Alberta Soap Box 🇨🇦

Comments Effecting Canadian Events – Ken McGregor

Alison Redford – Buying Power with Your Tax Dollars

with 4 comments

Liberal, NDP, Union Trojan Horse

Can’t help but wonder what the real Conservatives in the Alberta PC party think about the way their new leader was voted in. It amazed me how anybody can register to vote right up to the last-minute so long as they have $5 bucks for a membership. You don’t even have to be a real conservative. You could be a communist for all the party big wigs care and I’m sure there were many liberals ,NDP and union members that signed up to vote for Redford just to have the $107 million she promised to the teachers union. By giving this handout Mrs Redford has sunk as low as any politician can go by buying votes with the Alberta taxpayers money. As all fiscally minded Albertans know we already spend over 65% of the annual Alberta budget on only 2 items, education and healthcare. So how on earth can Redford call herself a conservative and sell out the farm like a socialist? The other question I have is how can the PC party allow this to happen?

In the coming election Redford’s support will evaporate as all her phony supporters go back to their own parties. This is not going to be good news for all the real conservatives that worked hard through the years to pay off Alberta’s debt  making us the most fiscally sound province in Canada. This foolishness of Redford’s will also split the party, just what the socialist liberal and NDP want. Redford has shown us first hand how she will blow our tax dollars just to gain a vote. No principles.

This bogus leadership race is going to come back to bite the PC’s . The public is getting tired of these 3 rd place liberal losers like Ed Stelmach ending up Premier. Alberta has to get back to the basics Conservative fundamentals that has made it a winner for decades.

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Written by Ken McGregor

October 5, 2011 at 7:11 pm

4 Responses

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  1. Somebody is wrong.Damn right. My question for anoyne who talks about a CPC majority is “where are the seats?”In the west, they’ve more or less sewn up Manitoba and Saskatchewan, and there aren’t any more seats in Alberta for them to win (go Edm-Stratcona NDP!). The Libs have been almost totally kicked out BC, and with the NDP still polling strongly, there isn’t much more the CPC can win in the west. In the east, the CPC has lost ground steadily since 2006. It’s unlikely they’ll come out with more than 5 seats in the four atlantic provinces.And in Quebec, their support from 2006 has gone mostly back to the Bloc (with a few votes going to the Liberals). Their 9 seats from 2006 will probably go down to 3, and certainly won’t be over 5.So that leaves seat-rich Ontario. And the CPC would have to win an extra 25 or 30 seats in Ontario, which would be, let us say, unlikely — we’re talking them taking 75% of the province, with the Liberals and NDP splitting 25 seats between them. Impossible.I’m explaining this at length because I don’t see it explained very often. The prevailing wisdom in Canada is that a party having somewhere around 40% support nationally will probably win a majority; that’s what happened throughout Chretien’s long run.But the situation is different now. Unlike the Liberals, the CPC does not have strong national support, but regional support instead. Their high support is in the west, with middling to weak support as you move to the east.So when you hear about majorities, you’re usually hearing about the magical 40% number. What you need to see is 40% support across the country, something the CPC doesn’t have anything close to in Quebec, and has only flirted with (at best) in Ontario.Whew. Again, sorry to go on and on but I think the media are really doing us a disservice, talking about majorities based on completely irrelevant statistics. It bugs the hell out of me and I hope that others will start to question it too.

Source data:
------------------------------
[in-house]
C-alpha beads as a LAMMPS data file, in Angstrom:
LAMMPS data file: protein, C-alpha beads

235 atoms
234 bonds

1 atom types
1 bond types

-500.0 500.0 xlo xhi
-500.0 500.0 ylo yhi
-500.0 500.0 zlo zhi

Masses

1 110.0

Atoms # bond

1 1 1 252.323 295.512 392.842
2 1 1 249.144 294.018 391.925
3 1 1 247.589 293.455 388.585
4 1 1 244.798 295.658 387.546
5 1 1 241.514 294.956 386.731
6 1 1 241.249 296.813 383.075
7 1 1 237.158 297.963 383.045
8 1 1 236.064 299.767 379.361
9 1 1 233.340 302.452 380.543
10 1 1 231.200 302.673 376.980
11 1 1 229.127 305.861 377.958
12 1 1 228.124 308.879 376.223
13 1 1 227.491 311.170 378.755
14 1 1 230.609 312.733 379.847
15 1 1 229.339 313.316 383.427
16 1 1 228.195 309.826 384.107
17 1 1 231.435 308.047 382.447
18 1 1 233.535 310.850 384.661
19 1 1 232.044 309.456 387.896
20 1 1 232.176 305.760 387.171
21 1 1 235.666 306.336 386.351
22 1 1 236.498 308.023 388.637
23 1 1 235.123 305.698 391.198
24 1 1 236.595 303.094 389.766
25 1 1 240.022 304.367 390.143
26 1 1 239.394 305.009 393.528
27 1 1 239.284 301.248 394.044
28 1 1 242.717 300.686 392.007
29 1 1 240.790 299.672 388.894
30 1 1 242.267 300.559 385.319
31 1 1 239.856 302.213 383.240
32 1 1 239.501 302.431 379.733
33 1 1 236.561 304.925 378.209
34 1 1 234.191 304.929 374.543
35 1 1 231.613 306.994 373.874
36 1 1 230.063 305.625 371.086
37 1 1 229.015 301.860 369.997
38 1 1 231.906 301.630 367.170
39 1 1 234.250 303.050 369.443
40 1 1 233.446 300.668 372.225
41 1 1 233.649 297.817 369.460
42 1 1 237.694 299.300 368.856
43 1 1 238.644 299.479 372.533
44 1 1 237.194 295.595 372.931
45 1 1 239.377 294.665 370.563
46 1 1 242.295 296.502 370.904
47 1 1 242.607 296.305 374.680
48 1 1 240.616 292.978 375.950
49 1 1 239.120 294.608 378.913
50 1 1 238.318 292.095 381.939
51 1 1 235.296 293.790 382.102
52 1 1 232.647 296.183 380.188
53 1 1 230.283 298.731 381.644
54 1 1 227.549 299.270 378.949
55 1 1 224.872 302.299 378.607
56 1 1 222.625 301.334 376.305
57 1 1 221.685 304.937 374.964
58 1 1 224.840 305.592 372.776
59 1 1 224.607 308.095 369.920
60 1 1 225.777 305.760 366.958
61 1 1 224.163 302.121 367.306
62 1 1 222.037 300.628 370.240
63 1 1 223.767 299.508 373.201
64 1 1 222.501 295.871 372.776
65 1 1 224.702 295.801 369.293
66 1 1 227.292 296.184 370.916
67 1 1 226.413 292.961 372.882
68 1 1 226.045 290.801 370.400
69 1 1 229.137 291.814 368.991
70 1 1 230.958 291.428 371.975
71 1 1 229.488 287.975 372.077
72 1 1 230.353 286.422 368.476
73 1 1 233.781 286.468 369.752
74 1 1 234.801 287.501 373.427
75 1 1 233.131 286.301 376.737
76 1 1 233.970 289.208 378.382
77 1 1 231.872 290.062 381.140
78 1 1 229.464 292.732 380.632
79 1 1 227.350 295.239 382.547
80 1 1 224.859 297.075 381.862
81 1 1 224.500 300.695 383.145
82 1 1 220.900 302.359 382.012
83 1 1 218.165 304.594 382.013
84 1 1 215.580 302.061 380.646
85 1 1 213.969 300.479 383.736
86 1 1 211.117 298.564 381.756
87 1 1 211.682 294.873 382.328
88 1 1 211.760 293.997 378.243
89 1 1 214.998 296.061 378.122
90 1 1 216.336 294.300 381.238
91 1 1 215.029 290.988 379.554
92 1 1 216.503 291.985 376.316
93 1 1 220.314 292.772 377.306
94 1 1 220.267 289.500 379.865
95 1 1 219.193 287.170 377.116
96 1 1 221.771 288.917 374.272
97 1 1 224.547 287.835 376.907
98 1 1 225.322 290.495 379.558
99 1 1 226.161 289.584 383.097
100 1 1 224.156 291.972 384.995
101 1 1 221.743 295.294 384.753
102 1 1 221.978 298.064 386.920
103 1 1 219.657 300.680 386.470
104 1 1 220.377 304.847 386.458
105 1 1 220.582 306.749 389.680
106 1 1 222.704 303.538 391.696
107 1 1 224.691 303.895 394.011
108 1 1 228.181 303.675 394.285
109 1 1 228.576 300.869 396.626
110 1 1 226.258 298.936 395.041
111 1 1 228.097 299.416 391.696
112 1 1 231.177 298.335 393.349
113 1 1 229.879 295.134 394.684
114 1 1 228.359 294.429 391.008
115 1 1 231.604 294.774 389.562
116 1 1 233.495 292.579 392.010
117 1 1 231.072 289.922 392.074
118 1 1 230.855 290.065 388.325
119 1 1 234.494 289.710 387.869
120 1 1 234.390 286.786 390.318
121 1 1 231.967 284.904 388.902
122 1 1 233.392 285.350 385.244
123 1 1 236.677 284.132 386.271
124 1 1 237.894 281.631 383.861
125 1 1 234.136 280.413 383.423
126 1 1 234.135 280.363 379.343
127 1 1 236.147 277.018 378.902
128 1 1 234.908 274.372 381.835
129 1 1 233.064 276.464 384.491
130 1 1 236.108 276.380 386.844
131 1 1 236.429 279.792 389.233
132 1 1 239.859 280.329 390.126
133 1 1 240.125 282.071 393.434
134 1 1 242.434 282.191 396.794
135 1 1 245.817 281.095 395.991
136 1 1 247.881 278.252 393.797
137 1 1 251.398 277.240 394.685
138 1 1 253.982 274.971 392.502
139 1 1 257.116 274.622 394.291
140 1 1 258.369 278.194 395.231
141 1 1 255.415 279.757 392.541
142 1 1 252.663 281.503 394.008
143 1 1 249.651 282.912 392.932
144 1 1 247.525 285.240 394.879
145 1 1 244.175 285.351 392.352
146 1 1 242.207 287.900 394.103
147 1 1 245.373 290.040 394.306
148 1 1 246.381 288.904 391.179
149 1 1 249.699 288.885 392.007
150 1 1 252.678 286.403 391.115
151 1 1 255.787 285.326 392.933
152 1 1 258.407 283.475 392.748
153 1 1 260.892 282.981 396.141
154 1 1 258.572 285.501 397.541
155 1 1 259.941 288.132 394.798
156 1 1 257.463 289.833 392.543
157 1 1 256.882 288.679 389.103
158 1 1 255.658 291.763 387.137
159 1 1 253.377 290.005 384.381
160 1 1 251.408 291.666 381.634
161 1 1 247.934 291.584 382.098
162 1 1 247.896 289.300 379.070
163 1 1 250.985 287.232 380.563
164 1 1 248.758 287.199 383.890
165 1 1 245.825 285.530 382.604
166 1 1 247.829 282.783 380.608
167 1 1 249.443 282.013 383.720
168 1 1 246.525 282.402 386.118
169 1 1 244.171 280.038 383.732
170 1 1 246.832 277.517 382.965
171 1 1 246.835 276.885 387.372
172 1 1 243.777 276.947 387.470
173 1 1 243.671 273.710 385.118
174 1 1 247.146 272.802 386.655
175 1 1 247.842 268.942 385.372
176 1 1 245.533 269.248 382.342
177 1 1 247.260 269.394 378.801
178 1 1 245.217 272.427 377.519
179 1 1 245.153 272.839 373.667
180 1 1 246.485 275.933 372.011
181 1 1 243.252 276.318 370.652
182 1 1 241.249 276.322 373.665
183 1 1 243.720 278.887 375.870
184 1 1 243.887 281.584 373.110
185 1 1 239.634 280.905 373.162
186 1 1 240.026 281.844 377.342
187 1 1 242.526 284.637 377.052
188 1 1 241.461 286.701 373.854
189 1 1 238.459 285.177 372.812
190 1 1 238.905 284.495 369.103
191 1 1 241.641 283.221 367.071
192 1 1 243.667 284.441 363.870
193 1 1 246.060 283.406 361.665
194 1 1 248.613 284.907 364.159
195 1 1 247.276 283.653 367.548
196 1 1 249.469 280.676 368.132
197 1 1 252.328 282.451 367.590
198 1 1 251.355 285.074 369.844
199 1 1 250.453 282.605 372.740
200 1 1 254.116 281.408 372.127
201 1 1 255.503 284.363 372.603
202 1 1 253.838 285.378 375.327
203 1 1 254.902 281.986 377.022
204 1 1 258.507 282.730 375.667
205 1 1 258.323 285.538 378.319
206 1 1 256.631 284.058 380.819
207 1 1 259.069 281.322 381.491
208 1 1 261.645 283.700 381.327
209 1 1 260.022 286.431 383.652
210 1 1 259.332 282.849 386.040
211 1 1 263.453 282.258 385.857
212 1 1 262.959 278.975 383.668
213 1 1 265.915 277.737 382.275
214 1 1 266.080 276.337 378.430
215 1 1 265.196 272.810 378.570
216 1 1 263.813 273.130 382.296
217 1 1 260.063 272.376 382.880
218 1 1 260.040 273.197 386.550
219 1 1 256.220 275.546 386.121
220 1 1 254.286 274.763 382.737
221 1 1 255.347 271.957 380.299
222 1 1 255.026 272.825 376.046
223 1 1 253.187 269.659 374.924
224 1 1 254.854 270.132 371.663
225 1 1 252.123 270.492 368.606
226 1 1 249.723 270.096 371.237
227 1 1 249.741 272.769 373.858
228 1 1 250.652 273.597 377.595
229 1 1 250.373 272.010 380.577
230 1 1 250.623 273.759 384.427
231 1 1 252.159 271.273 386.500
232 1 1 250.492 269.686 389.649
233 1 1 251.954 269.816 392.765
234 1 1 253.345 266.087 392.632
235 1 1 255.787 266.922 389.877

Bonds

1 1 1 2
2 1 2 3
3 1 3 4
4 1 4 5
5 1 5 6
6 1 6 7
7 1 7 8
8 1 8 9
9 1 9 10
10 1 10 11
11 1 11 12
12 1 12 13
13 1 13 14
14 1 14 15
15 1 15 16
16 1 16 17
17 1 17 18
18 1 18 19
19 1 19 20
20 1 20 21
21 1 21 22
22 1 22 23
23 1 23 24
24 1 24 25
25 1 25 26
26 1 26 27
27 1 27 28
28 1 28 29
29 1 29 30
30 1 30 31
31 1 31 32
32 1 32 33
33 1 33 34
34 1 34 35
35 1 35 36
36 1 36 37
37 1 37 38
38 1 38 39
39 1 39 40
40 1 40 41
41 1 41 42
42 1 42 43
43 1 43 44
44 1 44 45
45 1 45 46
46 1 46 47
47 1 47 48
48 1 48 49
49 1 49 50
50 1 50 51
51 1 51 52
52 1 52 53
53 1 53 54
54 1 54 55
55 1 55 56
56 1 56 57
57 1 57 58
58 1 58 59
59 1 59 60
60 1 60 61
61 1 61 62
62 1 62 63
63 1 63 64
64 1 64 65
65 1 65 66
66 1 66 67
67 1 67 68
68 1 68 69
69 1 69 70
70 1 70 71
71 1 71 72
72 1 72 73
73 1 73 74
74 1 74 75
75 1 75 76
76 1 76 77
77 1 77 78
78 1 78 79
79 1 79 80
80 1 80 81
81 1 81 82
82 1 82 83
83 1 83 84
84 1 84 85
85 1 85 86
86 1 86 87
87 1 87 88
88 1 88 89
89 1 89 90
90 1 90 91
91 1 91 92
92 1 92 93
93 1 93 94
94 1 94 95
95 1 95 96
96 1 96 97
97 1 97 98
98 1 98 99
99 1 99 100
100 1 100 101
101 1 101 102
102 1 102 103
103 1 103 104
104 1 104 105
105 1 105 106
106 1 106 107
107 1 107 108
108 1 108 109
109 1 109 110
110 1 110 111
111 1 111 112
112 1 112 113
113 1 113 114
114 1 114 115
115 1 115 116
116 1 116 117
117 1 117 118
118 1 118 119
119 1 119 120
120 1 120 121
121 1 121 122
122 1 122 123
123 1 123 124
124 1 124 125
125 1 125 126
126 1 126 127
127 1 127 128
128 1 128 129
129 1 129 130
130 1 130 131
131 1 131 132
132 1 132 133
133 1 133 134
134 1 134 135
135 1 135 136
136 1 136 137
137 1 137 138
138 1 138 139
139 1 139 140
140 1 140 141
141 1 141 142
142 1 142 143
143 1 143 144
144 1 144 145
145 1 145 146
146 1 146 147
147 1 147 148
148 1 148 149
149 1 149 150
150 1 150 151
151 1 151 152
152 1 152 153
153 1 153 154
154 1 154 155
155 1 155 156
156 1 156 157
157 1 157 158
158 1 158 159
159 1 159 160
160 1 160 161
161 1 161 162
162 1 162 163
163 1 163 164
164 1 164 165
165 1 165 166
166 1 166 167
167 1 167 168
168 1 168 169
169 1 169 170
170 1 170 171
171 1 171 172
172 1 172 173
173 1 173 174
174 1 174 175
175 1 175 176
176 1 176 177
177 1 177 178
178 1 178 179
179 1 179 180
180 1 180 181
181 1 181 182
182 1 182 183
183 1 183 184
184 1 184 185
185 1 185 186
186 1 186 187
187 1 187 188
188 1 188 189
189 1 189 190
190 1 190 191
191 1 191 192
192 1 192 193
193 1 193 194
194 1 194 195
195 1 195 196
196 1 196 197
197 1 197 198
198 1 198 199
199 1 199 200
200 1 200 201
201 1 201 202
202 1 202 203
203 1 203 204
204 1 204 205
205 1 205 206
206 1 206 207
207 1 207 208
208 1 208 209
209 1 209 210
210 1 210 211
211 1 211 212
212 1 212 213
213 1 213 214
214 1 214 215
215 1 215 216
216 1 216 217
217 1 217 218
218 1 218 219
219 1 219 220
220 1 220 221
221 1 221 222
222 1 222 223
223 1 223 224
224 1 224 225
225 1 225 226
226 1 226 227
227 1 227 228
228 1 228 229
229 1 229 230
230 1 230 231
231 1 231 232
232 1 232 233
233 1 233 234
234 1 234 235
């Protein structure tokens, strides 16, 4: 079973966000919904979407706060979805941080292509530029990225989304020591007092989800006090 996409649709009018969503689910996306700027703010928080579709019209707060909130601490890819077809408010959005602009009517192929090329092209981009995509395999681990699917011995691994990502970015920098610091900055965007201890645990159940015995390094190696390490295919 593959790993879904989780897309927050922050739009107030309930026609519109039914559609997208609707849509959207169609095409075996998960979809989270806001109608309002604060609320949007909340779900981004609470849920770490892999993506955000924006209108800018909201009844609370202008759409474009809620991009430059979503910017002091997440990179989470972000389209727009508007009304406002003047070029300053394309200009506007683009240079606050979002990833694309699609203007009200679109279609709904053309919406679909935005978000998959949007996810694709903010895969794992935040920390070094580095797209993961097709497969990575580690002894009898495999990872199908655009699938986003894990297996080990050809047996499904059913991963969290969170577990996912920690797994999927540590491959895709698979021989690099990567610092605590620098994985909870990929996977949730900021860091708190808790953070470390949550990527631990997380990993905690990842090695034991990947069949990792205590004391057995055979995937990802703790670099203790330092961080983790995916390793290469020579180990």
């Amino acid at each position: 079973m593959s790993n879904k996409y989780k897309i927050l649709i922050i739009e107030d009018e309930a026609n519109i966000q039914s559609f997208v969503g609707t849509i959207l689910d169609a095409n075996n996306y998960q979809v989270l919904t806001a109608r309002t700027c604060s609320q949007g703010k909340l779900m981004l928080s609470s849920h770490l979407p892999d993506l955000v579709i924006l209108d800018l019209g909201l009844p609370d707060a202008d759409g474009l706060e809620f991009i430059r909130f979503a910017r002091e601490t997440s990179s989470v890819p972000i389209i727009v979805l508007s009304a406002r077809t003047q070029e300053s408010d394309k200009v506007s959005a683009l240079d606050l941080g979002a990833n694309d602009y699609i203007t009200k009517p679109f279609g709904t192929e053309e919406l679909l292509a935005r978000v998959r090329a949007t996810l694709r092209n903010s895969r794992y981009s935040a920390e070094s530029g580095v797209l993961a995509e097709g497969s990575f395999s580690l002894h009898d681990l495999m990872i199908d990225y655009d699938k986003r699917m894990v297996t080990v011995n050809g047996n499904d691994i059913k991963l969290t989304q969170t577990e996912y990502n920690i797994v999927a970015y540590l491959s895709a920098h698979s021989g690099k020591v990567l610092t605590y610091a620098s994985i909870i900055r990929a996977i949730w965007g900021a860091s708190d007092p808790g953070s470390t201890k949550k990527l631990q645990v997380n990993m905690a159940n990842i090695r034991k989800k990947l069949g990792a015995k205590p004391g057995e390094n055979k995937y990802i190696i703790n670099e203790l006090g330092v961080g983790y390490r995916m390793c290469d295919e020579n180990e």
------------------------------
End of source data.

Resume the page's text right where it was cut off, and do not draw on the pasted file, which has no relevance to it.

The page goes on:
December 12, 2012 at 2:03 pm

  2. First of all I would like to say terrific blog! I had a quick question that I’d like to ask if you do not mind. I was curious to find out how you center yourself and clear your thoughts prior to writing. I’ve had difficulty clearing my mind in getting my ideas out. I do enjoy writing but it just seems like the first 10 to 15 minutes are usually lost just trying to figure out how to begin. Any recommendations or hints? Cheers!

    Hugo Stippich

    December 9, 2012 at 9:15 am

  3. Lake am – Thankyou for your comment. Cutting government cost when we are running a deficit is a good thing. Promising $100 million to education when we are already spending 65% of our budget of education and health care is a bad thing. The $100 million was strickly a vote getter. Shame on Mrs. Redford.


    October 6, 2011 at 2:45 pm

  4. This blog post doesn’t deserve a response! Redford’s commitment to adequately fund education is fundamentally a conservative objective, ie. Less government involvement. The current conservatives chose to cut, gouge and purge multiple Gov departments making legislative involvement a daily activity over the past three years.
    I hope your blog isn’t widely circulated.

    Lake am

    October 5, 2011 at 11:22 pm

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